League

“She Changed the World/Women Breaking Barriers,” an event honoring the 100th anniversary of the 19th Amendment granting women the right to vote, was held in the old Capitol Building in Raleigh on Saturday, Sept. 7. Those attending from Moore County are (from left) Mary Lou Bernett, Joan Matula, Jay Emery, Jo Nicholas, LWV North Carolina president, and Peggy Crawford. Also attending but not pictured are Charlotte Gallagher and Ann Torok.

In February 1920, Carrie Chapman Catt founded The League of Women Voters based on the presumptive passage of the 19th Amendment to the United States Constitution, giving women the right to vote. Soon after the final vote, Gertrude Wiel, of Goldsboro, founded The League of Women Voters of North Carolina. Currently there are over 800 local chapters of the League across the nation, including the Moore County chapter, which was founded in 1987.

The battle for the right to vote began in 1848 in Seneca Falls, N.Y., with the first Women’s Rights Convention. It took 72 years of hard work, marching, protesting, speaking out and, in many cases, pain, to finally win enfranchisement for women, ending with the official ratification by the U.S. secretary of state on Aug. 26, 1920.

In recognition of this historic event, the League of Women Voters of Moore County has announced a yearlong centennial celebration of women’s right to vote. Many activities and projects are being planned by the local League to celebrate not only the passage of the 19th Amendment, but the entire suffrage movement.

The celebration will kick off on Jan. 29, 2020, with a matinee screening of the movie “Iron Jawed Angels” at the Sunrise Theater in Southern Pines. This full-length, feature film depicts the final years of the suffrage movement, starring Hilary Swank and Anjelica Huston. There will be a reception following the screening at The Jefferson Inn. The movie and reception are open to the public, and there is no charge.

In March, the League’s annual “Lunch With Legends” scholarship fundraising event will be presented with emphasis on the passage of the amendment. Guests will learn about the last years of the fight, up to and including the ratification of the necessary 35 states.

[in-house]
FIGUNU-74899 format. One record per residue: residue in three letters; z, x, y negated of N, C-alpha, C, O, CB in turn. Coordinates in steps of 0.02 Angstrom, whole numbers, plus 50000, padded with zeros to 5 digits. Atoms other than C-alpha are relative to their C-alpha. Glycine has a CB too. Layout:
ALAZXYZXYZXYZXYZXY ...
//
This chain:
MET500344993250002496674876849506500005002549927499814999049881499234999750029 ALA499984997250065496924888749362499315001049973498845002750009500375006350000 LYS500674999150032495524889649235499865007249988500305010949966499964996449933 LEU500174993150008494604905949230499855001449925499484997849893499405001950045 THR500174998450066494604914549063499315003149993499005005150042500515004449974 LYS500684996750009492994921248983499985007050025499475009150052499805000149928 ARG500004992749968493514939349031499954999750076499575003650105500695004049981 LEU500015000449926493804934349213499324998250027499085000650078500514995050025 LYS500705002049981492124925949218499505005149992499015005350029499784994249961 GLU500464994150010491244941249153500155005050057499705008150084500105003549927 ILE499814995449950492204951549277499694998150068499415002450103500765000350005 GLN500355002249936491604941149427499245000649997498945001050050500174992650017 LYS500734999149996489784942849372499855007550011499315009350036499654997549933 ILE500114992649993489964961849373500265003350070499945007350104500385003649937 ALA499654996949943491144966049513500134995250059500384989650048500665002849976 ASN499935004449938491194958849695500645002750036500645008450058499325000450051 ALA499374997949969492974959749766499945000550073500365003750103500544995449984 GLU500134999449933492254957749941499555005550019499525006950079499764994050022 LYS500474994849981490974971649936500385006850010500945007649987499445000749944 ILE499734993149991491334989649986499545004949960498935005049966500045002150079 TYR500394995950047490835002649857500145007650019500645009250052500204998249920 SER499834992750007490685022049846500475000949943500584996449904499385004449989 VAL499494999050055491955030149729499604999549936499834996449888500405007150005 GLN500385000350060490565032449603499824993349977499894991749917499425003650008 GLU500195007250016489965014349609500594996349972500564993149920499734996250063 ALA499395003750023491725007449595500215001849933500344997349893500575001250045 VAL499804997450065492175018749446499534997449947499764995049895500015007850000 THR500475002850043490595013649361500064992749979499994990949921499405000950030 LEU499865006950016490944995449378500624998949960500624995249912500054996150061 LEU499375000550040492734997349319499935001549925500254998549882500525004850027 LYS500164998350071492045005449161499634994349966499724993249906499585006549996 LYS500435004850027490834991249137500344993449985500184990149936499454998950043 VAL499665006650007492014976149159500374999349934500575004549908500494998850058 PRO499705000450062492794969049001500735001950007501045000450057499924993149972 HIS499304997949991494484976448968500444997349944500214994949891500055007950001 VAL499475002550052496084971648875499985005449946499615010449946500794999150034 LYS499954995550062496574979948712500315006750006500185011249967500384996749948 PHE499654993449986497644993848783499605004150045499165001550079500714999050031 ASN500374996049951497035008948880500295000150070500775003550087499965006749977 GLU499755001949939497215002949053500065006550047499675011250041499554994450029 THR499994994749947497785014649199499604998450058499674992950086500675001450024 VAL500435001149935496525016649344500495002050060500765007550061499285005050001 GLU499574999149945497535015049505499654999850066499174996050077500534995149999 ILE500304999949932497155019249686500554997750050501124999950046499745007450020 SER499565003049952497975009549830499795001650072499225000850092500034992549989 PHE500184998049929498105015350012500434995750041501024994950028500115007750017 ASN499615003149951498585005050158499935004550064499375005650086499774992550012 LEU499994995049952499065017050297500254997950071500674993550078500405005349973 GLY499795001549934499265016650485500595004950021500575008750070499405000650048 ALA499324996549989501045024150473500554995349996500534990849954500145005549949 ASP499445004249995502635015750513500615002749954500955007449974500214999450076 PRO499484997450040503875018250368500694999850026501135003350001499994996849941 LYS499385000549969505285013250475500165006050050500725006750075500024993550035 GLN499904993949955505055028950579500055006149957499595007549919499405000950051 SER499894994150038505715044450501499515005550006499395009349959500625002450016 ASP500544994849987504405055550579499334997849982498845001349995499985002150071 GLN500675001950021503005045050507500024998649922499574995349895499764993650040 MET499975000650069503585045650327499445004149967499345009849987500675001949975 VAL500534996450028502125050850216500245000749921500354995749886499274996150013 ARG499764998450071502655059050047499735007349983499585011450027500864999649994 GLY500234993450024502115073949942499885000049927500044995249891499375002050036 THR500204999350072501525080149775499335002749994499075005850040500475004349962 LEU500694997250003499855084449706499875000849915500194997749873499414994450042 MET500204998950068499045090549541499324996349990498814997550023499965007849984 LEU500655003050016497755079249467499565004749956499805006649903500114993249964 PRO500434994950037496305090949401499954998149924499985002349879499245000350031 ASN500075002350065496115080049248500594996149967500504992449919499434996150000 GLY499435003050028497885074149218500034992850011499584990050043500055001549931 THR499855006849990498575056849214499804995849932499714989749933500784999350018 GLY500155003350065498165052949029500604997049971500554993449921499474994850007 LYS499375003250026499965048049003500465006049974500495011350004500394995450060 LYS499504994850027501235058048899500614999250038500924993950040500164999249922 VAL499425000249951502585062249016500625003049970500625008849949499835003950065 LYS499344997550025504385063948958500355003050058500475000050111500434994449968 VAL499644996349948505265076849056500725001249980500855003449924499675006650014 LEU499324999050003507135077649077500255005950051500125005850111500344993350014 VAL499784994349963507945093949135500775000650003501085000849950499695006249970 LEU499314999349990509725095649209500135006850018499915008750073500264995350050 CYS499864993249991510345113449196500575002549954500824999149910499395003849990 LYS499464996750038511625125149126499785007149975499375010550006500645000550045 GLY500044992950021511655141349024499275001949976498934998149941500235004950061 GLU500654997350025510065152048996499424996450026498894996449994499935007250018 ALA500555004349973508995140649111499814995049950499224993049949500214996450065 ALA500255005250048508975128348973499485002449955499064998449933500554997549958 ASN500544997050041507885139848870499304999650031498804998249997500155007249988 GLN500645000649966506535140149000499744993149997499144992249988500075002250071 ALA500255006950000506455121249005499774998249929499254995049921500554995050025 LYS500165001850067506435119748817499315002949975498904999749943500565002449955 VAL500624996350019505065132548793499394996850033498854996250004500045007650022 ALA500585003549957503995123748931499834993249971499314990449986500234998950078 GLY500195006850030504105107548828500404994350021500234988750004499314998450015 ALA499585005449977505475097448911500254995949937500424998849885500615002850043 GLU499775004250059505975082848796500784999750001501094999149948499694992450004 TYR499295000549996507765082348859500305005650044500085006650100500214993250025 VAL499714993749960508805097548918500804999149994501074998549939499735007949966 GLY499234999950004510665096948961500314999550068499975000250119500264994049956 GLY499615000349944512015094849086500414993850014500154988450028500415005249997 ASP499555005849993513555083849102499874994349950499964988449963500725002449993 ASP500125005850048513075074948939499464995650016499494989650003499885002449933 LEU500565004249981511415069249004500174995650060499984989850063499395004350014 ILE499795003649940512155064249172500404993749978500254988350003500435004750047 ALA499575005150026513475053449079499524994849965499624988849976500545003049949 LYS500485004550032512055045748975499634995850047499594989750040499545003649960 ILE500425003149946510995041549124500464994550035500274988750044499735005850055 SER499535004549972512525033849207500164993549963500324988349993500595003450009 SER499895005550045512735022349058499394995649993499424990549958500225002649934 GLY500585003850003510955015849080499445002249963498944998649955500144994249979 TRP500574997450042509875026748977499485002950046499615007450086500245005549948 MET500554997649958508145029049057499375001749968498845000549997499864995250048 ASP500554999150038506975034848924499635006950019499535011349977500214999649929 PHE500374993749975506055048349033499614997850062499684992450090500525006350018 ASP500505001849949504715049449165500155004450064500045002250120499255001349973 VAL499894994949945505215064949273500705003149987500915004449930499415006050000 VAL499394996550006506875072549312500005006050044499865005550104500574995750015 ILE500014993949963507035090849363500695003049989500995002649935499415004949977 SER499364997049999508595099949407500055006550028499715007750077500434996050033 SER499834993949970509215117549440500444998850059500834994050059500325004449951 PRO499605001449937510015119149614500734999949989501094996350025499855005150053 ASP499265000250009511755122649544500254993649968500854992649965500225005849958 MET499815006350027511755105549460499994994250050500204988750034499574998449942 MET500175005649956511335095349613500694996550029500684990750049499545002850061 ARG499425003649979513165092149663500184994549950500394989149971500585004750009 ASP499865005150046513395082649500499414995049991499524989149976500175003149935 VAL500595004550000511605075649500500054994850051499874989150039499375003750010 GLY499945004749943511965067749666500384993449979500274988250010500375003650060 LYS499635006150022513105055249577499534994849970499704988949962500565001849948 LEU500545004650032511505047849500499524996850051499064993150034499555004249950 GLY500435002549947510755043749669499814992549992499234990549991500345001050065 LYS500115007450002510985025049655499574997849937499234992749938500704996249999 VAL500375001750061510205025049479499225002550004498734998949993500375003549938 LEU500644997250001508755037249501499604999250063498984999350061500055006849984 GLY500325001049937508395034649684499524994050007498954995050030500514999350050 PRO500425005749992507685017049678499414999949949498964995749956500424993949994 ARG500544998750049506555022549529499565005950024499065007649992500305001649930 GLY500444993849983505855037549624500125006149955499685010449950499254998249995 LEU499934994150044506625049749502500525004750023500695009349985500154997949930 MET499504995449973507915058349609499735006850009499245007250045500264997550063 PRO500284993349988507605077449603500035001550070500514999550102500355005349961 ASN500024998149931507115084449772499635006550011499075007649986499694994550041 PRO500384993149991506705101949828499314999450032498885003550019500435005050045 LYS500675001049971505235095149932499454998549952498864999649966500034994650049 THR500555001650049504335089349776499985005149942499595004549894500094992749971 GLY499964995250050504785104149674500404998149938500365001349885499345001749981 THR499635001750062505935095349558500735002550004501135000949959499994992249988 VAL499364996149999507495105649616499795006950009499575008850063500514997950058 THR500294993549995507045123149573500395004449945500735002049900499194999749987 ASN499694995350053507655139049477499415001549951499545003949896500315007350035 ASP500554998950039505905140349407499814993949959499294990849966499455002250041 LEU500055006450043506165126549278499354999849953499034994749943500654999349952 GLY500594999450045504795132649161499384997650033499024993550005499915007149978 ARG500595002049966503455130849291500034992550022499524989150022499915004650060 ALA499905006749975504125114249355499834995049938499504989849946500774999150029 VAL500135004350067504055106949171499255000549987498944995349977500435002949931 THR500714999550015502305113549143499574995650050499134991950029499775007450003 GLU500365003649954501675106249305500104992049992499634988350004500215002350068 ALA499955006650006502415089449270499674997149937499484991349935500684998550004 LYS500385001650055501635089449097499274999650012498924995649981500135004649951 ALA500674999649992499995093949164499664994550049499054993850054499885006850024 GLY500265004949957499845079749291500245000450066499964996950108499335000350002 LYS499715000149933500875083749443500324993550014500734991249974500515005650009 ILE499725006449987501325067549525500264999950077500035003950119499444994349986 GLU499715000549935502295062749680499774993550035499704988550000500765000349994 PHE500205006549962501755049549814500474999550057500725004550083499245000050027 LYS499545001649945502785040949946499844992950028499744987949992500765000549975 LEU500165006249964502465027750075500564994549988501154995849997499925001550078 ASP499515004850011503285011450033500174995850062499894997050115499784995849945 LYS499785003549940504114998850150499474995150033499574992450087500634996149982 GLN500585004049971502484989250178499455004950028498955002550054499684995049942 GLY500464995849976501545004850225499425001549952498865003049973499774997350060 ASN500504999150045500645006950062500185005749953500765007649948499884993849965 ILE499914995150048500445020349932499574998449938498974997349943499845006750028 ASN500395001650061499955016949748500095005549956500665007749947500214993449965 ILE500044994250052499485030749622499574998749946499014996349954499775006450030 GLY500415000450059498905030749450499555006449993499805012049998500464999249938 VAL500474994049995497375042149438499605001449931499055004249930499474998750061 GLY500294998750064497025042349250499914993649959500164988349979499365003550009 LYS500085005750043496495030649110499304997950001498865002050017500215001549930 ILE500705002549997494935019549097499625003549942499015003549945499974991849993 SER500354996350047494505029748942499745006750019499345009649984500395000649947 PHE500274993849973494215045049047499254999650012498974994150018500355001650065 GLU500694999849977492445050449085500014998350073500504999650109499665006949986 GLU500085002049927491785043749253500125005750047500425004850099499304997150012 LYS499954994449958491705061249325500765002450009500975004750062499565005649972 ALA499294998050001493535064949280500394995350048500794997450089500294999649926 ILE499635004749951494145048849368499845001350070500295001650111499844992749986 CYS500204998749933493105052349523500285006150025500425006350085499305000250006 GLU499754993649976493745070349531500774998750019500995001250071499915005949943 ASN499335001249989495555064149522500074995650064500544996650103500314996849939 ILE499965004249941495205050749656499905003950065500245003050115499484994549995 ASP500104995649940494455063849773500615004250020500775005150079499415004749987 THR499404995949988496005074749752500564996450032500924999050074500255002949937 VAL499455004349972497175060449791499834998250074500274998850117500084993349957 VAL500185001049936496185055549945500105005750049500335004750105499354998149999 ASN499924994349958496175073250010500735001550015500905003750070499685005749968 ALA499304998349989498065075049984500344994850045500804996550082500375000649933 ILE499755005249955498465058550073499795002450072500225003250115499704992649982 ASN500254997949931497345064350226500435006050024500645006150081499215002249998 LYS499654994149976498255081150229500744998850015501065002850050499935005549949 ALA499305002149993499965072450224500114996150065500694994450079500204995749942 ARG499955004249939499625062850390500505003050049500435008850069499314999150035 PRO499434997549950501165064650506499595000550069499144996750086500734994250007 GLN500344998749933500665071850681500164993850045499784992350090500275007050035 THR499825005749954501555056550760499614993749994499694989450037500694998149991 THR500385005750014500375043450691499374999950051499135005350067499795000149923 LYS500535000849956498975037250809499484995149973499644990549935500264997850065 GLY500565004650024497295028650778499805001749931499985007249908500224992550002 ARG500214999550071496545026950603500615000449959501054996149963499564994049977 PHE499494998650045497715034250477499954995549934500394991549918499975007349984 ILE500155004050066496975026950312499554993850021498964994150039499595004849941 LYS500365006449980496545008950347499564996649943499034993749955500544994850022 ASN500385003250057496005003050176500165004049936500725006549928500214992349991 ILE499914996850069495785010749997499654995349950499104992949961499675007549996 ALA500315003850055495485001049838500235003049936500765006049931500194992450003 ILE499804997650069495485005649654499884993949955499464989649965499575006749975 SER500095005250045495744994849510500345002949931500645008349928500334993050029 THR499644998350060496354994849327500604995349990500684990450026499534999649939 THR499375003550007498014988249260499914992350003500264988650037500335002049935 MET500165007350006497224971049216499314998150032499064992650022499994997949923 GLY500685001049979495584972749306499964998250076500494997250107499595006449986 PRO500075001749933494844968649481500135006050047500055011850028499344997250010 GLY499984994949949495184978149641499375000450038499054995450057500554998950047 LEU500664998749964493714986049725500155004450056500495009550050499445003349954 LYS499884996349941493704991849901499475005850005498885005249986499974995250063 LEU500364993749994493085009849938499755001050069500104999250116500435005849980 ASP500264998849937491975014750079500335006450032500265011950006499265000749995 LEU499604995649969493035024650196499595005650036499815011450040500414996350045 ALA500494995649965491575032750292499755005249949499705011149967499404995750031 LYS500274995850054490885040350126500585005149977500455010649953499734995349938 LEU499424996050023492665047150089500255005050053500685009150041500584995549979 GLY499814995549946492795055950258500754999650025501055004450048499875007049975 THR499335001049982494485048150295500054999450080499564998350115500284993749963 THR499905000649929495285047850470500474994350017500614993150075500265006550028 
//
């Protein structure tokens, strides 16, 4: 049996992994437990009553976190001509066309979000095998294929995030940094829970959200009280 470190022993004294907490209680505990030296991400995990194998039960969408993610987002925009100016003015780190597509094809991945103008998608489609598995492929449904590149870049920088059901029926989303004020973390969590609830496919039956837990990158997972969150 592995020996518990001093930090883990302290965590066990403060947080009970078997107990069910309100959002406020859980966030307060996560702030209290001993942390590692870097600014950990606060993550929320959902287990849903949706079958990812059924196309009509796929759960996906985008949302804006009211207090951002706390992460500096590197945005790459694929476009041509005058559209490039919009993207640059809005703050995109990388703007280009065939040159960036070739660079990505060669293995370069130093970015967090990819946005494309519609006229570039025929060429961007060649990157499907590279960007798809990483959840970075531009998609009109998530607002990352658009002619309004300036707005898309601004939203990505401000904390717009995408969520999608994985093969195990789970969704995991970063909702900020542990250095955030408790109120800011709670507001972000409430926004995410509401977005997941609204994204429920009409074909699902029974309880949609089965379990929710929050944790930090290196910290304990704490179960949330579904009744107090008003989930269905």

In addition, the League will be working throughout the year, in conjunction with Moore County Schools, to provide a readers’ theater presentation of the story of the Seneca Falls Convention to the local high schools; have costumed suffragettes visit elementary schools to read a book about the 19th Amendment to students in a classroom or during library time; to create a traveling museum display about women’s suffrage that will be set up at each high school and middle school; and to donate books to elementary schools about the 19th Amendment.

Throughout the summer parade season, costumed Moore County “suffragists” will appear atop their “Because they Marched” float depicting the “silent sentinels” who famously picketed Woodrow Wilson’s White House, demanding that he support the cause for women’s right to vote.

The celebration will wind down on Saturday, Oct. 17, 2020, with a grand 1920s “We Got the Vote Garden Party.” The event will feature live jazz, great food and beverages, and lots of celebrating, ’20s’-style, all on the beautiful grounds and gardens of the Weymouth Center in Southern Pines.

Finally, the League has created a presentation titled “The Story of Suffrage” to present to various groups and organizations throughout the county. This presentation is performed by costumed suffragists, and accompanied by a media show that includes photos and film clips of the actual marches that took place in Washington, D.C., New York City, and other cities. The presentation is available to any group or organization that would like to learn more about the 72-year battle for women’s right to vote.

For 100 years it has been the mission of the League of Women Voters, a strictly nonpartisan organization of men and women throughout the country, to encourage informed and active participation in government, working to increase understanding of major public policy issues, and to influence public policy through information and advocacy

For more information on the League of Women Voters Centennial Celebration, visit www.becausetheymarched.com or www.lwvmc.org. If you or someone you know is interested in having the League present “The Story of Suffrage” to your group, contact Mary Lou Bernett at (910) 692-8839 or maryloubernett@gmail.com to schedule a presentation. This presentation is available currently, and will continue to be available throughout 2020.

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